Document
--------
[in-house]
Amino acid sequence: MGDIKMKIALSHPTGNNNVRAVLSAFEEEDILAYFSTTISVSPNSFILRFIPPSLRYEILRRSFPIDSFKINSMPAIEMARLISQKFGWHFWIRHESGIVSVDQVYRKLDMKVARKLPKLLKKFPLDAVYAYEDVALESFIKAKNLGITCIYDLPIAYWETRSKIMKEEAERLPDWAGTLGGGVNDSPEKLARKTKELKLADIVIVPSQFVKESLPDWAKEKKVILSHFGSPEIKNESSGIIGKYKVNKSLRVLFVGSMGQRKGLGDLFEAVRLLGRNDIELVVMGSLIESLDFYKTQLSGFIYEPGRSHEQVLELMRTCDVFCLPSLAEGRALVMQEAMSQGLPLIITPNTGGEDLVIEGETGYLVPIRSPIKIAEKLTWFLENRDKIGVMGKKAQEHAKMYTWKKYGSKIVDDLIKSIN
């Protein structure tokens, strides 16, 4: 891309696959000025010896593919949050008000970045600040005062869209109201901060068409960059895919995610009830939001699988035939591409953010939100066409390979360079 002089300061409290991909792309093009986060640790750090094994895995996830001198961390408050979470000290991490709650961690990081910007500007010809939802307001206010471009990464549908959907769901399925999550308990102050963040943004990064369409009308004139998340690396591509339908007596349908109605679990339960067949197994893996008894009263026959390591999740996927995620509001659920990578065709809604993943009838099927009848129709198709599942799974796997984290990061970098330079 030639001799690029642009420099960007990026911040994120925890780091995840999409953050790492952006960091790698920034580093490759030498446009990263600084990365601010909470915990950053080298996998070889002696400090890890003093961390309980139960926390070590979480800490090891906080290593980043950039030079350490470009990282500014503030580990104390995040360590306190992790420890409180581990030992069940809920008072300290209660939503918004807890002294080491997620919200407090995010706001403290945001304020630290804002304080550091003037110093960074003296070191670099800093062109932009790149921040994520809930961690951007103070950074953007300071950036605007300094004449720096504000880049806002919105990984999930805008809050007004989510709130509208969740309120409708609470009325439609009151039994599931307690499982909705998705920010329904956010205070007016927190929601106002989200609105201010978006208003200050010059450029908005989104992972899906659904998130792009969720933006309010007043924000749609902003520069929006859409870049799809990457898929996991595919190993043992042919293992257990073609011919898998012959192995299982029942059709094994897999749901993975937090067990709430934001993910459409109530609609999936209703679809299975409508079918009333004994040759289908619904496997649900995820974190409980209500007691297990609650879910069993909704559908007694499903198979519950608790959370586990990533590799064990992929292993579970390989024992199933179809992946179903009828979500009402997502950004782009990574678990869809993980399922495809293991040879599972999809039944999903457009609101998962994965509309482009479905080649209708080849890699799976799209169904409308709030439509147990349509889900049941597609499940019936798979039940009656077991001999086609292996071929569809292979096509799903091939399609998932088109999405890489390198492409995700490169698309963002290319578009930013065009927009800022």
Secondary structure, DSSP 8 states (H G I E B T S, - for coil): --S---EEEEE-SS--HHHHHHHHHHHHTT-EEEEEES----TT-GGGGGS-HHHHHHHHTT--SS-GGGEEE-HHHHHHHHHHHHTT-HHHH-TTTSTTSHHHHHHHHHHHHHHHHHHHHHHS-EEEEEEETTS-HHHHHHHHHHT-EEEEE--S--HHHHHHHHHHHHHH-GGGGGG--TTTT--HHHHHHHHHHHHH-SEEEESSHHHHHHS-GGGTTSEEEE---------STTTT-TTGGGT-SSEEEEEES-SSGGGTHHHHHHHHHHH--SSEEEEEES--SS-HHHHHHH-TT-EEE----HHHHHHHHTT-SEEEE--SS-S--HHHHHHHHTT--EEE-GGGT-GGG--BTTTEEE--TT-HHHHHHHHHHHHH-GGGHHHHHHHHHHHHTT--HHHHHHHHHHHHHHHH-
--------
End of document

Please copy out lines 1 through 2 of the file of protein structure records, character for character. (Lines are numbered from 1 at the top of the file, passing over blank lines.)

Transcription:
[in-house]
Amino acid sequence: MGDIKMKIALSHPTGNNNVRAVLSAFEEEDILAYFSTTISVSPNSFILRFIPPSLRYEILRRSFPIDSFKINSMPAIEMARLISQKFGWHFWIRHESGIVSVDQVYRKLDMKVARKLPKLLKKFPLDAVYAYEDVALESFIKAKNLGITCIYDLPIAYWETRSKIMKEEAERLPDWAGTLGGGVNDSPEKLARKTKELKLADIVIVPSQFVKESLPDWAKEKKVILSHFGSPEIKNESSGIIGKYKVNKSLRVLFVGSMGQRKGLGDLFEAVRLLGRNDIELVVMGSLIESLDFYKTQLSGFIYEPGRSHEQVLELMRTCDVFCLPSLAEGRALVMQEAMSQGLPLIITPNTGGEDLVIEGETGYLVPIRSPIKIAEKLTWFLENRDKIGVMGKKAQEHAKMYTWKKYGSKIVDDLIKSIN